"The reason he's so dangerous is that he's run-productive," says Houston Manager Bill Virdon. "He's a tough out with men on base." A tough out anytime, really. At week's end he was batting .292 and leading the race for a second straight Silver Slugger award, which goes to the top hitter in the league at each position.
This, of course, is the new Dave Concepcion. The old one, the one on every pitcher's Christmas-card list, batted .260 as a rookie in 1970 and plummeted to .205 and .209 the next two seasons. "I never dreamed he would hit the way he does now," says Detroit Manager Sparky Anderson, who was a rookie skipper with the Reds in Concepcion's first year. "I didn't see it coming, but Klu [former Cincinnati Batting Coach Ted Kluszewski] did. He thought David would excel as a hitter. Me? I thought he'd be a .260 hitter." Kluszewski saw a quick bat with no oomph—but as Concepcion put on weight (from 155 pounds as a rookie to 180 today), so did his average. Good thing, too, because those washout years of 1971 and '72 nearly drove him—and those around him—crazy.
"When he came to the big leagues, he thought he had to get a hit every time he came up," says Tony Perez, the Boston DH who roomed with Concepcion for seven years and was, Bench says, a "mother hen." "If he didn't hit, he'd throw helmets, bats, and get into arguments with his teammates. But the worst thing he did was to go out on the field mad at himself because he didn't hit. He wasn't able to do the job at shortstop. I'd watch him standing at his position, moaning to himself about not hitting and forgetting what he was supposed to be doing." Concepcion says of Perez, "He really helped me a lot. Tony told me to come into the clubhouse, put on my clothes and not think about what happened. That was always hard for me to understand, but I finally did."
As his feathers became unruffled, so did his fielding. Concepcion committed 22 errors in only 101 games as a rookie, but won Gold Gloves in 1974, '75, '76, '77 and '79. He concedes he has lost a step to young stars Ozzie Smith of St. Louis and Garry Templeton of San Diego, but his teammates think he more than makes up for it with his knowledge of opposing hitters and his guile (he invented the one-hop artificial turf throw to first).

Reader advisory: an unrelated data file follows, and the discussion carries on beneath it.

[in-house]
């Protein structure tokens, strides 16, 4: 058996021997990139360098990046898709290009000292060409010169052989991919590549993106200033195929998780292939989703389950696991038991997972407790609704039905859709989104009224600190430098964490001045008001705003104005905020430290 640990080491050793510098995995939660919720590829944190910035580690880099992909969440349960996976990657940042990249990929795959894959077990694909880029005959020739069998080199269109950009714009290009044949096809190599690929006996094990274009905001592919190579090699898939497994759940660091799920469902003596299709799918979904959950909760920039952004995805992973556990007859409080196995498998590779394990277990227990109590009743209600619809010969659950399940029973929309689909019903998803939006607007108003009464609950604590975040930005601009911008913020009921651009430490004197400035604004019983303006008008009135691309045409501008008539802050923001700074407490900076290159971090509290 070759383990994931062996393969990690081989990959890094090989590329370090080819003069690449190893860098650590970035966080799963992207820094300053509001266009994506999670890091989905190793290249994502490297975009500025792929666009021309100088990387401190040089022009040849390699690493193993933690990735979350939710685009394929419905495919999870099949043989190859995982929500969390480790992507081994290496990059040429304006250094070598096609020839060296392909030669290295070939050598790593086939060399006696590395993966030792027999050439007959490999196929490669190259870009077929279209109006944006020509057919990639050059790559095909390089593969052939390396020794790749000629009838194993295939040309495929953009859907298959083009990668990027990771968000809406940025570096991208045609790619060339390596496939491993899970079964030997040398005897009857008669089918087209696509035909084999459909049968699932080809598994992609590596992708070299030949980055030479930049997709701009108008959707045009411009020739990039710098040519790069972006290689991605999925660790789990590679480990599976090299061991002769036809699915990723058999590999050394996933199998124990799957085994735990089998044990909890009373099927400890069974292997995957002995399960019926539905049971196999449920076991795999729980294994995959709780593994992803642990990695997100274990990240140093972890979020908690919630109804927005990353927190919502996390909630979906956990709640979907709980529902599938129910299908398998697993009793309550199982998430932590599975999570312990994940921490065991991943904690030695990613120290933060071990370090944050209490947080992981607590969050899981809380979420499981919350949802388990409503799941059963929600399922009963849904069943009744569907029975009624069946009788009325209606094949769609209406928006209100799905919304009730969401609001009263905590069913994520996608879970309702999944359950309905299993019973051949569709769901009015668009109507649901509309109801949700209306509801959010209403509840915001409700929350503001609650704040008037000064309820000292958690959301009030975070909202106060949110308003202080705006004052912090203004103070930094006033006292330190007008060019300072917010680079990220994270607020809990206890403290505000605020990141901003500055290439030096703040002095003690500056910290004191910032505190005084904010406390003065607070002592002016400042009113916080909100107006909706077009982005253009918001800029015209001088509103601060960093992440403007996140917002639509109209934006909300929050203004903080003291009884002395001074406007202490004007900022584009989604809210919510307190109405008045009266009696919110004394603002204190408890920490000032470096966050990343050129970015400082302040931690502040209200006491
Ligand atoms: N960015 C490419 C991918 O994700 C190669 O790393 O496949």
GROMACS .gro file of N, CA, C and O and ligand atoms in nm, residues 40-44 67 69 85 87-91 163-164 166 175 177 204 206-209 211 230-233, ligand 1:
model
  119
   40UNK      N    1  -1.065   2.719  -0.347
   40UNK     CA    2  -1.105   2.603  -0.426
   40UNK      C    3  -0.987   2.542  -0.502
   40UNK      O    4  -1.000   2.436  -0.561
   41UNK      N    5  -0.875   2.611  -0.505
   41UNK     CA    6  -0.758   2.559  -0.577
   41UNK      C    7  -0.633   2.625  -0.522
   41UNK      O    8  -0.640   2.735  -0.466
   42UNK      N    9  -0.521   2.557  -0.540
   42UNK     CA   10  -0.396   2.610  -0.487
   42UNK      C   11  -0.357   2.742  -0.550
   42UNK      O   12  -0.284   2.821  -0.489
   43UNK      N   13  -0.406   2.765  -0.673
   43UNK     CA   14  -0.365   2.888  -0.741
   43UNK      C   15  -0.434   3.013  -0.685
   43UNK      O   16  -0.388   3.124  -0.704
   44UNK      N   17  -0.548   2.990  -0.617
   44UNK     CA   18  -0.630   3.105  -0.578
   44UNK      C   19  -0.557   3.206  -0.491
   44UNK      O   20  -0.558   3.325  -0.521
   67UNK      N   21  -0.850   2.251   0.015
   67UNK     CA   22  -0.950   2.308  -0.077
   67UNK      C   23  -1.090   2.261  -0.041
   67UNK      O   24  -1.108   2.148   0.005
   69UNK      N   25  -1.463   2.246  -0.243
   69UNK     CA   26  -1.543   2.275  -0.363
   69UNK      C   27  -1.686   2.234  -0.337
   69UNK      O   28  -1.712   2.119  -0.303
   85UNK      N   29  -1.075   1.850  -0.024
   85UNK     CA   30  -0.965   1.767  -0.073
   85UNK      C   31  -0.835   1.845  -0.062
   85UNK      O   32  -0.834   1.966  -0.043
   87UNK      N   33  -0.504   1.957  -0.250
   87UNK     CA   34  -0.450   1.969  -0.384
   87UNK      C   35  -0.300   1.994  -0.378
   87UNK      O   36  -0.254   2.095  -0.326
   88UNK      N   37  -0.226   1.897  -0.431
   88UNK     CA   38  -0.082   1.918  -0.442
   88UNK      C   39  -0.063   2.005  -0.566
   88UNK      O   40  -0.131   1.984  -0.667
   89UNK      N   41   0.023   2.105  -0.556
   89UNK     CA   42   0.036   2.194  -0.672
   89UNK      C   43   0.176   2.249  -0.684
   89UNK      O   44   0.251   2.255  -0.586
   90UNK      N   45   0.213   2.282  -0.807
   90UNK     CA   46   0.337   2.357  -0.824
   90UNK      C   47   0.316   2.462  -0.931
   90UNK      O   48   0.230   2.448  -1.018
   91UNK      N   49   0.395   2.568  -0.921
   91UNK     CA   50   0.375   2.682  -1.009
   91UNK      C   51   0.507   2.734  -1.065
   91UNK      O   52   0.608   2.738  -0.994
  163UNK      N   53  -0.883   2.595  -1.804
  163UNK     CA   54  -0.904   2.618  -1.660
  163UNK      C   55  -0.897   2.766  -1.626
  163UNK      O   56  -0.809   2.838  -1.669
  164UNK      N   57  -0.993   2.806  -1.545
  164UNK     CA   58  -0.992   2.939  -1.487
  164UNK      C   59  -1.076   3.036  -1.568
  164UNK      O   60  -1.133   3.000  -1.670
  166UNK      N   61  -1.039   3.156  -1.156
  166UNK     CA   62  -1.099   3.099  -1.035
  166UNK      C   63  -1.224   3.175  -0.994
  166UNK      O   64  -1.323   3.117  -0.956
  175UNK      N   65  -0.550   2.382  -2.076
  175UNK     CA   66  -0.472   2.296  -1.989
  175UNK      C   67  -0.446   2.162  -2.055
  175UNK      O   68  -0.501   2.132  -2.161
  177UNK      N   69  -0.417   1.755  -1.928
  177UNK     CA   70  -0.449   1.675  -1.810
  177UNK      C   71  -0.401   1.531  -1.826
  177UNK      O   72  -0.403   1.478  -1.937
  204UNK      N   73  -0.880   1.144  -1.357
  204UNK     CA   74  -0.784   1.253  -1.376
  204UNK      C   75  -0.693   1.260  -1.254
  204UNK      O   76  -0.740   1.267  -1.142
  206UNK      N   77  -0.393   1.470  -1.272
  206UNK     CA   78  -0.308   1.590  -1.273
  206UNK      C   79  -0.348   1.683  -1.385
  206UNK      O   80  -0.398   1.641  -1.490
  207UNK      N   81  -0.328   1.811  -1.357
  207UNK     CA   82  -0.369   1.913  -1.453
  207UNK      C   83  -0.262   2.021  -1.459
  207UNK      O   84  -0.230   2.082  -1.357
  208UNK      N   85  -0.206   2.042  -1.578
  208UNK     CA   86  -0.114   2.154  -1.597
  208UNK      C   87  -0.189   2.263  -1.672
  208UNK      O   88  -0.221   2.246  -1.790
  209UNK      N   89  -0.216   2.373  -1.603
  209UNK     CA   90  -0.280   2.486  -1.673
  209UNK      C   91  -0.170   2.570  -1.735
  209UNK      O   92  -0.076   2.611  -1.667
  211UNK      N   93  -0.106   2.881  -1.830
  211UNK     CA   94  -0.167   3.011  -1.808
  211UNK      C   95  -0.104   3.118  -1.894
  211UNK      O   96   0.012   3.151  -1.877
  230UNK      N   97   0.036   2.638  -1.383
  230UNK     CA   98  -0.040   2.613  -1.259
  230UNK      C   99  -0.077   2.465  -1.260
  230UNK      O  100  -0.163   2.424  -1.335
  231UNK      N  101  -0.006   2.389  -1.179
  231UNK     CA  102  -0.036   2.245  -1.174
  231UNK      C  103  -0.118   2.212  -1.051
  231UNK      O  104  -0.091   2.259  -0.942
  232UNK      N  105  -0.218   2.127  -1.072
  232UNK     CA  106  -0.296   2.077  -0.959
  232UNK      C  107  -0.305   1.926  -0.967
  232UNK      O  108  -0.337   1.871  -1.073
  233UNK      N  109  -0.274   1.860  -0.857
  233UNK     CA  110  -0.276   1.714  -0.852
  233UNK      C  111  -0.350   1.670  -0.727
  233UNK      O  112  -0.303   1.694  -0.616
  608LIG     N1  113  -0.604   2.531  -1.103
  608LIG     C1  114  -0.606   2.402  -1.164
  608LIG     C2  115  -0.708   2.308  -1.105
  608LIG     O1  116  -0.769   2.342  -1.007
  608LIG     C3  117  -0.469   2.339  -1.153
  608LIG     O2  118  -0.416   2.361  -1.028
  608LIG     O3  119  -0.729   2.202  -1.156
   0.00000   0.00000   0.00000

Concepcion was well prepared for a big-salaried baseball career. Though he dropped out of school after the ninth grade, he worked for a while as a bank teller in his hometown of Aragua. While playing amateur ball, he attracted the attention of scouts and signed with the Reds at age 19.
Concepcion and his family—wife Dilia and sons David Alejandro, 7, and David Eduardo, 6 months—shuttle between their homes in Maracay and Montgomery, a suburb of Cincinnati, depending upon the time of year. But that will change soon. "My oldest boy obligated me to get his education in the States," says Concepcion. "He has a lot of friends around the neighborhood. He's having a good time here." Next month the Concepcions will move into a new home, right off the 12th fairway of the golf course in Blue Ash, near Cincinnati. Dave enjoys golf, but if he had an RBI for every stroke he takes over 18 holes, the Reds might not be in last place. "Golf's a pretty tough game," he admits. "The ball just sits there. I can't hit it straight. It's tougher than playing baseball."
But baseball hasn't been much fun for Concepcion this season, either. "In my 13 years, we've only been as low as fourth in 1971," he says. "It would be hard for anybody who's played on a winning team." The Reds have certainly been that, with six division titles, four pennants and two World Series championships during Concepcion's tenure, but last Sunday the team that Wagner rebuilt was 22 games under .500.
For one night last week, though, Concepcion was right where he wanted to be—with a winner, in the spotlight, and wearing white shoes.